The city’s political, economic, and cultural structure provided a background for understanding the importance of Shanghai to the Japanese military and political leaders. Japan’s interests in Shanghai arose due to its upcoming engagement in foreign investments and settlements. Since the 1920s, Shanghai had been establishing itself as a center for international political, economic, and cultural exchanges. Because of their investment in international trade and settlements for foreigners, Shanghai became more significant as a global geopolitical and economic influence. Foreign presence easily promoted the increased exchange of political, economic, and cultural ideas. As Shanghai became more dependent on foreign imports and exports, industries were established to support the foreign markets. The Shanghai Power Company supplied industries with electricity to help support production. In 1934, Shanghai’s popularity and increased demand for supplies led to the growing need for electricity to increase production. The Shanghai Power Company sold almost 750 million kilowatts of electricity to different industries, the most important one being the cotton industry which constituted 77.8% of the Power Company’s sales between 1930 and 1934. Other industries included flour, rubber, paper, and tobacco.
Suzhou Creek around 1920
Shanghai’s success and influence worked two ways. It profited off of foreign traders and companies that, attracted by Shanghai’s influence and success, came there to sell and buy goods. In return, the foreign market profited from their exploits in the city while also spreading news of Shanghai and its global market which benefited the city. Shanghai relied on its foreigners to contribute to its growth. Since the mid-19th century, foreigners had been attracted to the city. In 1843, botanist Robert Fortune described his experience arriving in Shanghai and his amazement at how packed the port was. Fortune’s experience mirrored that of many early foreigners who were amazed at the heavy traffic within the port. Even during its early genesis as an international industrial and trading center, Shanghai had still attracted a large number of companies and industries, including the American trading house Russell and Company and the British foreign trading company Jardine Matheson and Company. The latter became one of the largest foreign trading companies of the 19th century. The emergence of Sino-Japanese hostilities in the early 1930s brought a new threat to Nationalist China and their struggle with the Communist Party. The threat allowed Shanghai to expand its political and economic opportunities, including its involvement in international administration in Shanghai and its foreign trade and industrial development.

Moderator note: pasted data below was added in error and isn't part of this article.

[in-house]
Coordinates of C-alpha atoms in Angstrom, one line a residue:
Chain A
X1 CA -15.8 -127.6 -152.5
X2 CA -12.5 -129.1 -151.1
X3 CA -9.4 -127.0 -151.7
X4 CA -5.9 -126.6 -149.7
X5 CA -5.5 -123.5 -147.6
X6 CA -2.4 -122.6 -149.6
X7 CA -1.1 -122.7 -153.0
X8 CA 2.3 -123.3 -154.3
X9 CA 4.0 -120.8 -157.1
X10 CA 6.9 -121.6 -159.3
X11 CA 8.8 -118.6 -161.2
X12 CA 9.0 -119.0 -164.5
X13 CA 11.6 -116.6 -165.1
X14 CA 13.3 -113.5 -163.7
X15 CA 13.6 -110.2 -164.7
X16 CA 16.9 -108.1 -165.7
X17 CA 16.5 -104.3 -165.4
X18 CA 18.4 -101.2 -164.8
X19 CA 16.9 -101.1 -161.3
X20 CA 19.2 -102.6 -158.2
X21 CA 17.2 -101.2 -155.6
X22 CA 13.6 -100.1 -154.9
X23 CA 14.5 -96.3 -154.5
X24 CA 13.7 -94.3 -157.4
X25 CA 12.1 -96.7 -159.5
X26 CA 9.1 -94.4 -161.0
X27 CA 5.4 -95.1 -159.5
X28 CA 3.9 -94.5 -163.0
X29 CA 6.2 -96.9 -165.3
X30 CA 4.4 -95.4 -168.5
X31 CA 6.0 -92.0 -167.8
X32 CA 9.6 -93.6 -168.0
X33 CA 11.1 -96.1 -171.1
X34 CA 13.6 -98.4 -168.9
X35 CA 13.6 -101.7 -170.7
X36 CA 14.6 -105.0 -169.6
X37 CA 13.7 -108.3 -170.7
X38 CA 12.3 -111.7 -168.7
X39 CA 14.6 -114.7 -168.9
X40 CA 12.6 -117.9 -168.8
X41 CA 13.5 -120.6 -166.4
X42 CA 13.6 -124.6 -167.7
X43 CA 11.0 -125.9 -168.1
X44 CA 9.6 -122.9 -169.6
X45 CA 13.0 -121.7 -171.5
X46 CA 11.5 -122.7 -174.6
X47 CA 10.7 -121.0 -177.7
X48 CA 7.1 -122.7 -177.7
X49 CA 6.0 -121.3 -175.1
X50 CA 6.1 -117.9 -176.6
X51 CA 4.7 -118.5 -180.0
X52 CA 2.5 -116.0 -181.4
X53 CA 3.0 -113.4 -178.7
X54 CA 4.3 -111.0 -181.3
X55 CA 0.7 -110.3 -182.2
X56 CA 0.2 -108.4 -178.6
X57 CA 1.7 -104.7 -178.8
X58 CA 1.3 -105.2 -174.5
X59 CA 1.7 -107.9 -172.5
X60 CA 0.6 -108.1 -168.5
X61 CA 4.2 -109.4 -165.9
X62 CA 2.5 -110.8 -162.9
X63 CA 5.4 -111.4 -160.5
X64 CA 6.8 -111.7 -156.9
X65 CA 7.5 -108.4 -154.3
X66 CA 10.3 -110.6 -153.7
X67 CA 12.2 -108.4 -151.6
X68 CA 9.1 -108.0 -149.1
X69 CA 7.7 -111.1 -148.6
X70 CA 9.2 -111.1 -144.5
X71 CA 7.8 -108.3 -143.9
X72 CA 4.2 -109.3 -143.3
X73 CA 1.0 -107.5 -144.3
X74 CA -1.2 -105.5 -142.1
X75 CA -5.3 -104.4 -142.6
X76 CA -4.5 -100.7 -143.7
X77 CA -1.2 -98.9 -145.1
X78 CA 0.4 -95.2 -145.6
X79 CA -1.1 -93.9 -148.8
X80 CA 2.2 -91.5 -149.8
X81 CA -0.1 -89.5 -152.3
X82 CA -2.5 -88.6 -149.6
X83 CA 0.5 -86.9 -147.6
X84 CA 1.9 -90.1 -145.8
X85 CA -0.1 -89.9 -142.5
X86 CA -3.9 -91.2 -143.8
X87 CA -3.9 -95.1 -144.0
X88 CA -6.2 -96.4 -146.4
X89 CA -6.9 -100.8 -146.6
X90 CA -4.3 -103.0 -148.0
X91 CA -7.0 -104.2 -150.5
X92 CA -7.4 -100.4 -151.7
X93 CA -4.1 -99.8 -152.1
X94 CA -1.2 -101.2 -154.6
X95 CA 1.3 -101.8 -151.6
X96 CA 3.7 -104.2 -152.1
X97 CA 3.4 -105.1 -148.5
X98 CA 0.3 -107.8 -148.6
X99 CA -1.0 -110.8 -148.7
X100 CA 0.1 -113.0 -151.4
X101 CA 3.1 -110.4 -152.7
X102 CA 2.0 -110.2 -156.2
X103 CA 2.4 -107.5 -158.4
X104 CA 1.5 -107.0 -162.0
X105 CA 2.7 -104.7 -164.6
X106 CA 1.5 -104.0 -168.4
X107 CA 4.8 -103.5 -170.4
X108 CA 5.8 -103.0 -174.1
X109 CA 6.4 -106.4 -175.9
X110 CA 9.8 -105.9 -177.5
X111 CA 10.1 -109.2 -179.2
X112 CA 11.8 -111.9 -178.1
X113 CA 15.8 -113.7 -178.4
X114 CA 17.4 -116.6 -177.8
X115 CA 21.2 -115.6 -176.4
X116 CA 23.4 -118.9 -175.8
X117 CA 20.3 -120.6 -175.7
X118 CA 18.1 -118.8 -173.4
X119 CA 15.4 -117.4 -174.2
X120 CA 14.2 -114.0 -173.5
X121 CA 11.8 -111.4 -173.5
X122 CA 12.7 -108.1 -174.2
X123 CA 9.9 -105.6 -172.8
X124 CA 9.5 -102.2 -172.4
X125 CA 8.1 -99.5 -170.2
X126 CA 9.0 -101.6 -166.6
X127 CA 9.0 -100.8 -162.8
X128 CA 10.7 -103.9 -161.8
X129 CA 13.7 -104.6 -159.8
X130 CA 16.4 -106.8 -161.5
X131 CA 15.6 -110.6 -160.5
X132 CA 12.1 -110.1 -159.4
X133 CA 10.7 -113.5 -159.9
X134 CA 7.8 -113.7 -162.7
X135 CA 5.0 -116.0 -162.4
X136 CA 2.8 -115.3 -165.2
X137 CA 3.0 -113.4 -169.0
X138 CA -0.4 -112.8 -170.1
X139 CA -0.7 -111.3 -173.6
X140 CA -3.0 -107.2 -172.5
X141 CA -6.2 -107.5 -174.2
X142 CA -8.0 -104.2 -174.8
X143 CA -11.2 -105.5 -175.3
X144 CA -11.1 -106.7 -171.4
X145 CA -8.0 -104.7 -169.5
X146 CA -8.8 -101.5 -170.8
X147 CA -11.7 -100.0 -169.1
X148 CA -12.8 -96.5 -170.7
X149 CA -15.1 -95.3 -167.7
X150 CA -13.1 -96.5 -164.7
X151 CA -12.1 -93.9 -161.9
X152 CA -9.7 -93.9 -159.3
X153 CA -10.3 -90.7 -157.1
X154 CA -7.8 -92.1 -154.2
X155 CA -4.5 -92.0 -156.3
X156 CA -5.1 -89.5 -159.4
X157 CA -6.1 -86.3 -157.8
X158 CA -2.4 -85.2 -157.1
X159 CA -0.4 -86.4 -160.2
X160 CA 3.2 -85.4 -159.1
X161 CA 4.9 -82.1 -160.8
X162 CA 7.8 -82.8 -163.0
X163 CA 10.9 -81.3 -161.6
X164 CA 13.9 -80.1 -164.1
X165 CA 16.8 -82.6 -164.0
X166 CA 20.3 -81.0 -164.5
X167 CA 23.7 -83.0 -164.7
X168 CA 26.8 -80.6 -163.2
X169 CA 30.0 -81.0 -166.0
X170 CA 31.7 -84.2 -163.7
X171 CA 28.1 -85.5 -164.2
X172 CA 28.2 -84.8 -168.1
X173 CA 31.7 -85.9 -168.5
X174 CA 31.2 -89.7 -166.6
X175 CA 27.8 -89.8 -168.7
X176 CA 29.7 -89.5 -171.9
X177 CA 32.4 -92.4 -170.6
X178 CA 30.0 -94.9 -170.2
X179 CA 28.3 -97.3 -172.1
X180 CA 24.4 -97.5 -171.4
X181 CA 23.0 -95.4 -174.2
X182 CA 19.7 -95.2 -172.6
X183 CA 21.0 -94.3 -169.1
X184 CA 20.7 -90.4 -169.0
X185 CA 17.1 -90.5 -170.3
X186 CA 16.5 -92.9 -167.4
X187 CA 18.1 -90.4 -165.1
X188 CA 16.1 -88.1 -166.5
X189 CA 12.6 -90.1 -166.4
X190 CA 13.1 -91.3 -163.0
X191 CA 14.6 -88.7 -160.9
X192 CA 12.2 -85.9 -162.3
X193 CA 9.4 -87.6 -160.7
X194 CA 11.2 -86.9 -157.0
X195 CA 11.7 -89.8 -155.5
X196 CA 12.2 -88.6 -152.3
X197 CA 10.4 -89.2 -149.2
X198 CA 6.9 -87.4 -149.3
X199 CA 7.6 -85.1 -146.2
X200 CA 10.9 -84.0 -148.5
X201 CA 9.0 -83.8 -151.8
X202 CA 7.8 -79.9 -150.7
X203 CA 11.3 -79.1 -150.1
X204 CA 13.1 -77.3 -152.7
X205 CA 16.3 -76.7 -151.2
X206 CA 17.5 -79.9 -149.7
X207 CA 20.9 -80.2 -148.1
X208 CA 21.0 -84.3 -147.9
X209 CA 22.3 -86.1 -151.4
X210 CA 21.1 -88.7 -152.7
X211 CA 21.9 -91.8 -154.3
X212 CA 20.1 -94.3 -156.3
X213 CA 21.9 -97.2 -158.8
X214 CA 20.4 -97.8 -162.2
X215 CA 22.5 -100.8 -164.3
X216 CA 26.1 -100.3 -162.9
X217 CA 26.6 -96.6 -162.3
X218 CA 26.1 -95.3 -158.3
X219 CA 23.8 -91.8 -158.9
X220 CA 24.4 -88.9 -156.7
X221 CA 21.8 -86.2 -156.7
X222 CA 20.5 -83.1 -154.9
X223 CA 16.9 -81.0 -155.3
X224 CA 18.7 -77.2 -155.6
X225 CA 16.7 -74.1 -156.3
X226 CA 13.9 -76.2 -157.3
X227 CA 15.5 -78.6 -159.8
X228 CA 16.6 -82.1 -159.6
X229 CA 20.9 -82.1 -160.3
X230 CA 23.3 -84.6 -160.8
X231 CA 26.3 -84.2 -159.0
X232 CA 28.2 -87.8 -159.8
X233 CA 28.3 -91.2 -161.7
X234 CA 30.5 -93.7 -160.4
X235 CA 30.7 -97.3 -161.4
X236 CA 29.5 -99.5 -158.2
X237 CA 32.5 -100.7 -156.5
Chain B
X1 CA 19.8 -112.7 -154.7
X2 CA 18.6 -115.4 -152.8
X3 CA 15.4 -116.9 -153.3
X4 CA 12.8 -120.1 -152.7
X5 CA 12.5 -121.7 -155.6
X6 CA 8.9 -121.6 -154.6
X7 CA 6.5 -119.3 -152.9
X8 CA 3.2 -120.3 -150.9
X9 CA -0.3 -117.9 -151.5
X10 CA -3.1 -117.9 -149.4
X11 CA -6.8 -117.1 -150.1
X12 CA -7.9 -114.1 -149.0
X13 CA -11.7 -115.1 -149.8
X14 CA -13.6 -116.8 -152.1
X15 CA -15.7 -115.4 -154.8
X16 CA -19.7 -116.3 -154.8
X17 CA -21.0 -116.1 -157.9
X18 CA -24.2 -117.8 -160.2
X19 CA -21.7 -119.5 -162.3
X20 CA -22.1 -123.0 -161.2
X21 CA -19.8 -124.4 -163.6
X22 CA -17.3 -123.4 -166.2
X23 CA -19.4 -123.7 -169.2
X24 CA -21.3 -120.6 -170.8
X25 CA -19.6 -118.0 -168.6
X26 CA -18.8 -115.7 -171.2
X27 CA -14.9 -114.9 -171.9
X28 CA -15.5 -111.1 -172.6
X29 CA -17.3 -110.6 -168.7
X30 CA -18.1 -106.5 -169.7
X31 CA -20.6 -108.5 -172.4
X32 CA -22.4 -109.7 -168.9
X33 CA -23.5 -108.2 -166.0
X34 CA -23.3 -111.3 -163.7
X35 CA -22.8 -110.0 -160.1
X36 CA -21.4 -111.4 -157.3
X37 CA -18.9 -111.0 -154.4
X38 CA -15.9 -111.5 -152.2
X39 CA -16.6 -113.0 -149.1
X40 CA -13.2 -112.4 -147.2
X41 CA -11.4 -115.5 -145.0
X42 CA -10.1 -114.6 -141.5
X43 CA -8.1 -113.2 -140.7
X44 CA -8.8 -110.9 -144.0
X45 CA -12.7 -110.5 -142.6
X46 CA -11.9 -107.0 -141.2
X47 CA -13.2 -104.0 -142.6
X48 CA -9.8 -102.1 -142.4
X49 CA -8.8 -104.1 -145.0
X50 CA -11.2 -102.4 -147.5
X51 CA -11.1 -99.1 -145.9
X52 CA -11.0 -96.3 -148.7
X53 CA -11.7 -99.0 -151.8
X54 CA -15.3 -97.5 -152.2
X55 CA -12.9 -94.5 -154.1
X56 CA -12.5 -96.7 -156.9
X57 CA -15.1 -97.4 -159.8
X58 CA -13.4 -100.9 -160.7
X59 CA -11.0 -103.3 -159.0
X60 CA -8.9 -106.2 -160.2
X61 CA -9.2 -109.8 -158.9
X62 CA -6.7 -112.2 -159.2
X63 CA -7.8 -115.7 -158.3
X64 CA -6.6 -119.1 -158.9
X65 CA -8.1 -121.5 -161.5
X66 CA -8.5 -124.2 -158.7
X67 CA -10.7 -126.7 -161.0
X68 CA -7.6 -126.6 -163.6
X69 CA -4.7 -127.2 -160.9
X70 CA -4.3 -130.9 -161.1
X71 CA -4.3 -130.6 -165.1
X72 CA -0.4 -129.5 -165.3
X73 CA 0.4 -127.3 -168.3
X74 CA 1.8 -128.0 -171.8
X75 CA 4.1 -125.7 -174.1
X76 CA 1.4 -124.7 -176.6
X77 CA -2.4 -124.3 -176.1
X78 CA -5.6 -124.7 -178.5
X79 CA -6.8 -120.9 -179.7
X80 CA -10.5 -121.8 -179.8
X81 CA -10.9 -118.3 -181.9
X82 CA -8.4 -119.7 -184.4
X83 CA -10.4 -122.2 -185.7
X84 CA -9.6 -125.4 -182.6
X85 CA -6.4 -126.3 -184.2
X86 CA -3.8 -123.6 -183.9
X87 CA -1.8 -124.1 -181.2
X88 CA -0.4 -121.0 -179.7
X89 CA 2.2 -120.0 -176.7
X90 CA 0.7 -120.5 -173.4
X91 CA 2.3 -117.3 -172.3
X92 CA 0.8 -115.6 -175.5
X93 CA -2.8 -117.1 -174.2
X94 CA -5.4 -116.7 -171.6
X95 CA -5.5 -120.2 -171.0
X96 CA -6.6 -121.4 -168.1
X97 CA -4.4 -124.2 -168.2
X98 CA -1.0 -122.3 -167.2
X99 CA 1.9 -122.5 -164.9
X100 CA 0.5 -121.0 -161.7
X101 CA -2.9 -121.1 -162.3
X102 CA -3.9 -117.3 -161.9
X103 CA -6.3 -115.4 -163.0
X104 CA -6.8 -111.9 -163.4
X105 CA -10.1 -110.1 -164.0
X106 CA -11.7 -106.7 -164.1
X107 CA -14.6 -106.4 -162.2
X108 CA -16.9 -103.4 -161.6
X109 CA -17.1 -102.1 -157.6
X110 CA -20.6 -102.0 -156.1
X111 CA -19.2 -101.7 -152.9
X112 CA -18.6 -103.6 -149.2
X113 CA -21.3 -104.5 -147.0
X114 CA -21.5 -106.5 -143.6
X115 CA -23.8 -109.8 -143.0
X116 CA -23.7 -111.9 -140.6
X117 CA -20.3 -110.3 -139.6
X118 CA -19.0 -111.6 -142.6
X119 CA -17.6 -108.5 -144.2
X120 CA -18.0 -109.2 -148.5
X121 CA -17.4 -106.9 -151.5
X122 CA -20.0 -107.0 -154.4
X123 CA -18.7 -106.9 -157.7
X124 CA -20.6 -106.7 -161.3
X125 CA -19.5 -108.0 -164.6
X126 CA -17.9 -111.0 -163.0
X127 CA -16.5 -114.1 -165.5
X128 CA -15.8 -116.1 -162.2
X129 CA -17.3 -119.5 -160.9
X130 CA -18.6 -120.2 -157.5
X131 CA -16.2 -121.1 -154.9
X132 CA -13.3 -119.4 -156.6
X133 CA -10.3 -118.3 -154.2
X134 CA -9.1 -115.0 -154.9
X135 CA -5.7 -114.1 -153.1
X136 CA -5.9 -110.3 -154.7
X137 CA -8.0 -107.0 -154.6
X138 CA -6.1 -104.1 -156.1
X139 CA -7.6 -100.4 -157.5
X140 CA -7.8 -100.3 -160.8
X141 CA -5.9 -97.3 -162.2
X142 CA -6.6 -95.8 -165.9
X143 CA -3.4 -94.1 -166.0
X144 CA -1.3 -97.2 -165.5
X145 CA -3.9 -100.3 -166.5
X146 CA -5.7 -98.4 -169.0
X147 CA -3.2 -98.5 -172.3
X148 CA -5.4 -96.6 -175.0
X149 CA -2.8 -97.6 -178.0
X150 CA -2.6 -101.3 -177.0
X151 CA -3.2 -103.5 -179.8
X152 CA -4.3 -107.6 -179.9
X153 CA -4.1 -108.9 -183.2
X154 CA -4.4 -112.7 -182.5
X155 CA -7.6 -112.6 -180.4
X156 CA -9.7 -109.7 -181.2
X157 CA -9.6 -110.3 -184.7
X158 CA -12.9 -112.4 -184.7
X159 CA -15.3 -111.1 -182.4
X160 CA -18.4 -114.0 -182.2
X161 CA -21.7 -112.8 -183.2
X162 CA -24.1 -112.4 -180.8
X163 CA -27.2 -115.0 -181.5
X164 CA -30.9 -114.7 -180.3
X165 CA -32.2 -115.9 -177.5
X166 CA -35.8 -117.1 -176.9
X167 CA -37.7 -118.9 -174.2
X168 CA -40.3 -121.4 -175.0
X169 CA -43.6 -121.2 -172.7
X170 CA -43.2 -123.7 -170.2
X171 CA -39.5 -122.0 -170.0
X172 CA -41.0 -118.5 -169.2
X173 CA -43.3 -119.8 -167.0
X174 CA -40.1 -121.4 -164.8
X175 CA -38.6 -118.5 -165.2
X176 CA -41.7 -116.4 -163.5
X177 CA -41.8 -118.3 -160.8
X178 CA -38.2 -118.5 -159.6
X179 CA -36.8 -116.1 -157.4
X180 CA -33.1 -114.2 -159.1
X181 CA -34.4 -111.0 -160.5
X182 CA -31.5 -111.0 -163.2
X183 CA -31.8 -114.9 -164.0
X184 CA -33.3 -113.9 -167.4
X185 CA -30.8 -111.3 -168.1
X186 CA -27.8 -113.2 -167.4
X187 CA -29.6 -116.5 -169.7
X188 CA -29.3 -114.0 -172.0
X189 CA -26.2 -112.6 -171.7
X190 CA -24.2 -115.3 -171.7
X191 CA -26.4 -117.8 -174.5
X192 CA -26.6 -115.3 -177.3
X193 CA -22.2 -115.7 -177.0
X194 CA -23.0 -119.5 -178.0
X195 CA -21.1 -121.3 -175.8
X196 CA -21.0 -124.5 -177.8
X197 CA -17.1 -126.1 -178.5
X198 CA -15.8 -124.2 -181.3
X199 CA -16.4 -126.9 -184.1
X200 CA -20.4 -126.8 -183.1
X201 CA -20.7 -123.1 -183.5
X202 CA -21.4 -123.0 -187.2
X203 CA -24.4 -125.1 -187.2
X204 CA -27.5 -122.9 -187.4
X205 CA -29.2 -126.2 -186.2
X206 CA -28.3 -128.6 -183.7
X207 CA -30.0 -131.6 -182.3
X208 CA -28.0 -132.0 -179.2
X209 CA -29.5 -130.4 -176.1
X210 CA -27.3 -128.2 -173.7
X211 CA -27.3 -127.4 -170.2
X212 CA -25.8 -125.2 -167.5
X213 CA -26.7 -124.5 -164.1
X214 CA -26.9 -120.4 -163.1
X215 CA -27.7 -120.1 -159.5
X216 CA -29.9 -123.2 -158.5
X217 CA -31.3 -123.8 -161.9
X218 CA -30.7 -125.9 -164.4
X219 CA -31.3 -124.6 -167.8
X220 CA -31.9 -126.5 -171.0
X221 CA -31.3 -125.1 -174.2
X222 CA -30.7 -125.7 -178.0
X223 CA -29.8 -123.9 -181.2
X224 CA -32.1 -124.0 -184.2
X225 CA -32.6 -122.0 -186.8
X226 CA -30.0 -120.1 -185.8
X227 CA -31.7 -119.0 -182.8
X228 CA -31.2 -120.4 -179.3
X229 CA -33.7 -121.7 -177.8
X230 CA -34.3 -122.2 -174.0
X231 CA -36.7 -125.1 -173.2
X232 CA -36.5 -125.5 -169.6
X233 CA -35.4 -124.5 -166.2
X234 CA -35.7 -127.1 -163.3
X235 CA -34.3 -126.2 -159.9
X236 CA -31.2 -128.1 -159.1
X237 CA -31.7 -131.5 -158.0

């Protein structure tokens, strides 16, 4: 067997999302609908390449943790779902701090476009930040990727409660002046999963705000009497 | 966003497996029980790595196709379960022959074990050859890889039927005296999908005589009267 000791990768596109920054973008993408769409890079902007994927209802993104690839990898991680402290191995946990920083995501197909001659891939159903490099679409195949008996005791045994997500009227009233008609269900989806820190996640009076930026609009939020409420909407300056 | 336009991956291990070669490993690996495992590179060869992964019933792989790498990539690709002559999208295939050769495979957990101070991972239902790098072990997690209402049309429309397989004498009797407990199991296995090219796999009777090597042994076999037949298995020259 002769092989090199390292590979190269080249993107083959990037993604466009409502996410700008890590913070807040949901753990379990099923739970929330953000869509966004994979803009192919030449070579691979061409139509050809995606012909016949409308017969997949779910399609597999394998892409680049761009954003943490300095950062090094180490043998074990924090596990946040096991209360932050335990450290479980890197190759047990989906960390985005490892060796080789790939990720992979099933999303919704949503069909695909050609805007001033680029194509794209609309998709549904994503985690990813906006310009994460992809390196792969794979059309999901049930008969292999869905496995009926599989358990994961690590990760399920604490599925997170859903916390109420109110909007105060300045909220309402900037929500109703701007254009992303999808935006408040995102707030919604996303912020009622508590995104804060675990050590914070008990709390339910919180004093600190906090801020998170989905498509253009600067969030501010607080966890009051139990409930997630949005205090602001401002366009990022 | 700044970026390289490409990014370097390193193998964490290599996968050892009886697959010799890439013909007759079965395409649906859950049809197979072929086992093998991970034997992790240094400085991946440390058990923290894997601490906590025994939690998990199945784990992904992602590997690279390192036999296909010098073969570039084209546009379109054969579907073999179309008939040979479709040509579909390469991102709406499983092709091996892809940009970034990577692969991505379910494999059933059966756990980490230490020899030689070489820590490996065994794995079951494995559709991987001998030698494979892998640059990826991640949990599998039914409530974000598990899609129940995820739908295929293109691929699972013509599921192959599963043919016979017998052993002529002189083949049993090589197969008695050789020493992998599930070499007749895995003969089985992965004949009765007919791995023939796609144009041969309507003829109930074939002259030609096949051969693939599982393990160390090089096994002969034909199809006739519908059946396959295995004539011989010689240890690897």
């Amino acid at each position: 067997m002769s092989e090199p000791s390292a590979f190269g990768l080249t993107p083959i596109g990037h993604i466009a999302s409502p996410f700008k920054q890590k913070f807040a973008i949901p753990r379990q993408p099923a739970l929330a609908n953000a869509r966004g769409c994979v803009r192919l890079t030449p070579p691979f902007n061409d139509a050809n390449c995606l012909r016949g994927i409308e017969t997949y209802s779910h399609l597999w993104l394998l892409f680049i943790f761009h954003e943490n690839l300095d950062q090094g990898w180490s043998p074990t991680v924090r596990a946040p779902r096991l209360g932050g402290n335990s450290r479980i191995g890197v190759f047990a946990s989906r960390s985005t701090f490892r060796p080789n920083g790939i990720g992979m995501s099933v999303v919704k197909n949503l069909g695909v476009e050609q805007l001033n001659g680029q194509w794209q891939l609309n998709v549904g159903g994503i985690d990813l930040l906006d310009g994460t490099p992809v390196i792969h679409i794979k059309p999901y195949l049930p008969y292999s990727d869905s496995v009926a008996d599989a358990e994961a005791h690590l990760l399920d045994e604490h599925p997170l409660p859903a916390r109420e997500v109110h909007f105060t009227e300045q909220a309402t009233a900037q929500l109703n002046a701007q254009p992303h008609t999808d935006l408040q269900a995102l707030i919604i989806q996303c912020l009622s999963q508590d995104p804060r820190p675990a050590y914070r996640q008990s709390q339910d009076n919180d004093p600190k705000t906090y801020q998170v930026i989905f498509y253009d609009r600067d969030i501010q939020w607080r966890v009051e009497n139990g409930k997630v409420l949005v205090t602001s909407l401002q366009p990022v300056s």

The Greater Shanghai
During the mid-19th century, Shanghai was split into three main independently governed sections: The International Settlement, the French Concession, and Greater Shanghai. The International Settlement, overseen by the Municipal Council, was an area on the outskirts of Shanghai proper and housed foreigners. The Municipal Council consisted of nine foreign officials, including five British, two Americans, and two Japanese, along with five Chinese officials. The settlement was protected by the Shanghai Volunteer Corps, the settlement’s law enforcement organization funded and supplied by both the British War Office and the American Government. The Shanghai Volunteer Corps was also seen to be militarily mobilized during threats such as the conflicts between the Chinese and Japanese in 1932 and the entrance of Nationalists forces in 1927. Over the years since its establishment in 1843, the foreign population the International Settlement steadily increased, which led to slow growth of the area and its community The French Concession was established in 1844 when France granted rights to settle a French community into five Chinese communities, including Shanghai, Nanking, Canton, Amoy, and Foochow. While there were Americans and British concessions, they were soon merged with the International Settlement while the French community remained independent. Following the occupation of Shanghai from Nationalists in 1926, the Greater Shanghai municipality and the city government was established. Greater Shanghai was designated as under the jurisdiction of the Nationalist Government and surrounded by foreign municipal areas which were independently administered. By the 1930s, Shanghai’s population totaled 3.5 million.